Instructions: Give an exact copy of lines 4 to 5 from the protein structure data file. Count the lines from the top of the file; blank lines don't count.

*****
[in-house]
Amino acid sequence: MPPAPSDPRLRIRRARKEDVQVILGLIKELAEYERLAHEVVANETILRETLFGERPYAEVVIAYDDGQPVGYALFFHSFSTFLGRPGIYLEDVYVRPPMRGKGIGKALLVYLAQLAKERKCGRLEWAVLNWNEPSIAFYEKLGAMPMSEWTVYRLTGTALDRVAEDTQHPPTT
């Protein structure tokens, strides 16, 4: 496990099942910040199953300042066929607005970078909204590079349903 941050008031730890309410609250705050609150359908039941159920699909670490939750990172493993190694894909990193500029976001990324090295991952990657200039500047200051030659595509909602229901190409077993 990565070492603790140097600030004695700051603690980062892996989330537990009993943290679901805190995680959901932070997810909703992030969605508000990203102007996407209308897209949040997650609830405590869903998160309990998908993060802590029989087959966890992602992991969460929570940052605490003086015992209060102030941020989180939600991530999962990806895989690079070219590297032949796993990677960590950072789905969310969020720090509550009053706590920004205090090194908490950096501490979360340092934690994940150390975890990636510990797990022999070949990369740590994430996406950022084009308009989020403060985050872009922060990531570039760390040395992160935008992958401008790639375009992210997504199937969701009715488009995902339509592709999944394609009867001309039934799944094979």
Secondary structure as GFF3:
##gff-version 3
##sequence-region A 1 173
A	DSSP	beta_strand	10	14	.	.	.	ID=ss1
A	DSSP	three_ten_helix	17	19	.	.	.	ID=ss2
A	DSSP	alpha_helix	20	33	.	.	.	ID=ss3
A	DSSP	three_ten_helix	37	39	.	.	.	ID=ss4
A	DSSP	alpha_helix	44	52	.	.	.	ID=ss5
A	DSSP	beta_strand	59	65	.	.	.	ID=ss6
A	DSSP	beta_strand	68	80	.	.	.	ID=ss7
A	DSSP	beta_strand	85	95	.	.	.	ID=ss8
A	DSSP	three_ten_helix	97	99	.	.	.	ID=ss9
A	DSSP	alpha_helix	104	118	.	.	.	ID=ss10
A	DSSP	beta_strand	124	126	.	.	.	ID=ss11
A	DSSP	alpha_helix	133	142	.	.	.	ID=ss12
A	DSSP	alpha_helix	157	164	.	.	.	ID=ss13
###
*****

Secondary structure as GFF3:
##gff-version 3